Specific negative effects resulting from elevated levels of the recombinational repair protein Rad54p in Saccharomyces cerevisiae

Beate Clever, Jacqueline Schmuckli-Maurer, Markus Sigrist, Brian J. Glassner, Wolf Dietrich Heyer

Research output: Contribution to journalArticlepeer-review

32 Scopus citations


RAD54 is an important gene in the RAD52 group that controls recombinational repair of DNA damage in Saccharomyces cerevisiae. Rad54p is a DNA-dependent ATPase and shares seven conserved sequence motifs with proteins of the Swi2p/Snf2p family. Genetic analysis of mutations in motif IA, the putative ATP-binding fold of Rad54p, demonstrated the functional importance of this motif. Overexpression of these mutant proteins resulted in strong, dominant-negative effects on cell survival. High levels of full-length wild-type Rad54p or specific parts of Rad54p also resulted in negative effects, dependent on the ploidy of the host cell. This differential effect was not under a/α mating-type control. Deletion of the RAD54 gene led to a small but significant increase in the mutation rate. However, the negative overexpression effects in haploid cells could not be explained by an accumulation of (recessive) lethal mutations. All negative overexpression effects were found to be enhanced under genotoxic stress. We suggest that the negative overexpression effects are the result of unbalanced protein-protein interactions, indicating that Rad54p is involved in multiple interactions, dependent on the physiological situation. Diploid wild-type cells contained an estimated 7000 Rad54p molecules/cell, whereas haploid cells about 3500/cell. Rad54p levels were highest in actively growing cells compared to stationary phase cells. Rad54 protein levels were found to be elevated after DNA damage.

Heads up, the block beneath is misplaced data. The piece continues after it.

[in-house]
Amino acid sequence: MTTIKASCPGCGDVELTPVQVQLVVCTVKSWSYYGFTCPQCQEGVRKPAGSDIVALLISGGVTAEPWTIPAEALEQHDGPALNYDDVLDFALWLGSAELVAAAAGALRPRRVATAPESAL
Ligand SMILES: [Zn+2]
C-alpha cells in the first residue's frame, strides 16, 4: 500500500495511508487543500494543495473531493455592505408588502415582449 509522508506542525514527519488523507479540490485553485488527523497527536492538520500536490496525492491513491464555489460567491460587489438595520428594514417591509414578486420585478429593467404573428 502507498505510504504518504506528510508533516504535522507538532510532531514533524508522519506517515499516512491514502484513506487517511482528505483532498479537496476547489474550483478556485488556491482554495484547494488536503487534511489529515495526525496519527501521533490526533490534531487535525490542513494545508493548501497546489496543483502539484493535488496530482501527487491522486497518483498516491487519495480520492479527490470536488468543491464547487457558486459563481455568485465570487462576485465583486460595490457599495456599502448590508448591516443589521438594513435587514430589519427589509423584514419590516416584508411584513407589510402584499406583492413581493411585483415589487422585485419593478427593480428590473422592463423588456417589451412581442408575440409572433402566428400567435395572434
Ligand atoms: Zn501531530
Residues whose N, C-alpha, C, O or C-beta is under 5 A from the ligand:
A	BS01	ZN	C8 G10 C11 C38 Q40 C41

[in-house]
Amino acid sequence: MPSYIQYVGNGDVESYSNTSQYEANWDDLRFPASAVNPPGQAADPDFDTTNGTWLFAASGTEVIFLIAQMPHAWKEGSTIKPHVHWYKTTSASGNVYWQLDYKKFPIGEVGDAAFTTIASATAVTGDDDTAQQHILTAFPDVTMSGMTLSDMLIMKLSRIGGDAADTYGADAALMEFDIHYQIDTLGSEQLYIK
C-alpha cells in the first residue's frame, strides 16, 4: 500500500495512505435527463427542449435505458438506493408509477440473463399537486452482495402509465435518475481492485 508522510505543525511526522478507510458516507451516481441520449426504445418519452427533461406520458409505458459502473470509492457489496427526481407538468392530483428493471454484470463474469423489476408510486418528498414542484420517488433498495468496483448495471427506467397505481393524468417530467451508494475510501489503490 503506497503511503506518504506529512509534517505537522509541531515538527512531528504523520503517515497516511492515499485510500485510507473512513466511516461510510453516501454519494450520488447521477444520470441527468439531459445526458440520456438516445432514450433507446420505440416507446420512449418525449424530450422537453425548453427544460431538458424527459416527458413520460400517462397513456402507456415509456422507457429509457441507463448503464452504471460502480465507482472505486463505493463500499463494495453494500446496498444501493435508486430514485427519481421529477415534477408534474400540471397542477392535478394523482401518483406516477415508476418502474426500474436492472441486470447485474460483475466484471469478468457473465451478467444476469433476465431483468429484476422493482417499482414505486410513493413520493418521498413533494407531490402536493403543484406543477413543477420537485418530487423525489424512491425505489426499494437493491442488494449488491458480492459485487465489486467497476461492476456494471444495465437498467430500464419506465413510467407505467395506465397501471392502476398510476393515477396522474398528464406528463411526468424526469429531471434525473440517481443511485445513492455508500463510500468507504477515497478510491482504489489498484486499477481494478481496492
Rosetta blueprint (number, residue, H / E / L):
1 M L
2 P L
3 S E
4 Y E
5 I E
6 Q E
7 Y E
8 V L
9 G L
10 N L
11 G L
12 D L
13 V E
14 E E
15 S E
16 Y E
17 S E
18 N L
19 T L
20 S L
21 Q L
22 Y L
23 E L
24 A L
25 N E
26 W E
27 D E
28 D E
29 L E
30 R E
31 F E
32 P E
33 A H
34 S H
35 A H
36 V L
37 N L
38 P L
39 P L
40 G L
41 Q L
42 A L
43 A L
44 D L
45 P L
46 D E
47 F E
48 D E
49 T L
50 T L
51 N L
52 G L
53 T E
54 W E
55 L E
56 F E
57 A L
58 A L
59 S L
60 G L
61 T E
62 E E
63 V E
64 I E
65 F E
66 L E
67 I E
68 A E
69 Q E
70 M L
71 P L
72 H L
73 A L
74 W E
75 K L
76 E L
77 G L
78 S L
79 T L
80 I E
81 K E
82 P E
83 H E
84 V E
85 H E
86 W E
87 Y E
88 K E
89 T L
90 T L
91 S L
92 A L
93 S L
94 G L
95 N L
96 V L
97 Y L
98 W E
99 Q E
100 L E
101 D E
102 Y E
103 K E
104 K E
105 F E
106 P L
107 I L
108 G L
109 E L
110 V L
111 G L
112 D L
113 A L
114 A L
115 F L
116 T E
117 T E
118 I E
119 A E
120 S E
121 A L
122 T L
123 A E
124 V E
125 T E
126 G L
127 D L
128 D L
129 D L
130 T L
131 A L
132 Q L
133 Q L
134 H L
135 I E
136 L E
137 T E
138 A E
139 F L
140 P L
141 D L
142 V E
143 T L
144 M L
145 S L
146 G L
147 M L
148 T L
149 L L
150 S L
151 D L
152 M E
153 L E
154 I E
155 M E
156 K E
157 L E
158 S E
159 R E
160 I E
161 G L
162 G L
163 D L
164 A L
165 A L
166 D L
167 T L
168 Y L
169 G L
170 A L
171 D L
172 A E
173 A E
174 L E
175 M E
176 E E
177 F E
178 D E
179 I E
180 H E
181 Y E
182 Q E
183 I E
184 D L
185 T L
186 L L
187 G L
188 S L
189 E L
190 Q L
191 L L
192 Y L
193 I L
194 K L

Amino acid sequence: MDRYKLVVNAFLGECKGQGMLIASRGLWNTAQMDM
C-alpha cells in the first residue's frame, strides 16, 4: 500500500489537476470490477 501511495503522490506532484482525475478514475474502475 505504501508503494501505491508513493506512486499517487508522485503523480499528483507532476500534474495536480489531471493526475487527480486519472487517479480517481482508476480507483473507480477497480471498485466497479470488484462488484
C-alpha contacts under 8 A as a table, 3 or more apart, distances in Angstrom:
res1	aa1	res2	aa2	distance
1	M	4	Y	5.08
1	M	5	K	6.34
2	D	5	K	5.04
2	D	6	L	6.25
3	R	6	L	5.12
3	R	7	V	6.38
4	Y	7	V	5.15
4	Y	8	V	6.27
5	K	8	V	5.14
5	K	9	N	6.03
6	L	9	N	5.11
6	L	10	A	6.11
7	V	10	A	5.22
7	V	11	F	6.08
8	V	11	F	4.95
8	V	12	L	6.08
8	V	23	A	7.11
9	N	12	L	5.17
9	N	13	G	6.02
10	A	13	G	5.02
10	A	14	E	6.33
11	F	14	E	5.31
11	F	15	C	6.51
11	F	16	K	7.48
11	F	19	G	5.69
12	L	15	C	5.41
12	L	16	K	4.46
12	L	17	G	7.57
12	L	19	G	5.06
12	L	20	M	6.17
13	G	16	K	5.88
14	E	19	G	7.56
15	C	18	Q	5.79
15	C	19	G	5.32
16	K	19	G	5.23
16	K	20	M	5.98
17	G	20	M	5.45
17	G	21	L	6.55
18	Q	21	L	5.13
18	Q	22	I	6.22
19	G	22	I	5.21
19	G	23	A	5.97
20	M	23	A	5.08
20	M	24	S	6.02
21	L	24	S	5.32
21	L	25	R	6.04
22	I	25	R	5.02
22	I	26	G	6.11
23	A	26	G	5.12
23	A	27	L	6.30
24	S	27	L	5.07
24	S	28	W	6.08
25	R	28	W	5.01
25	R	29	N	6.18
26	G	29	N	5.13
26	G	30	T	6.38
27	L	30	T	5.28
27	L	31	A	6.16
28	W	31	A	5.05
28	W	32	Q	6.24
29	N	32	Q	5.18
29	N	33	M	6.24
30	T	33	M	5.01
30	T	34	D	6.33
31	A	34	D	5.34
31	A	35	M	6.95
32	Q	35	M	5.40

Original languageEnglish (US)
Pages (from-to)721-740
Number of pages20
Issue number9
StatePublished - Jun 30 1999


  • DSB repair
  • RAD54
  • Recombination

ASJC Scopus subject areas

  • Agricultural and Biological Sciences (miscellaneous)
  • Biochemistry, Genetics and Molecular Biology(all)
  • Biochemistry
  • Biotechnology
  • Bioengineering
  • Microbiology


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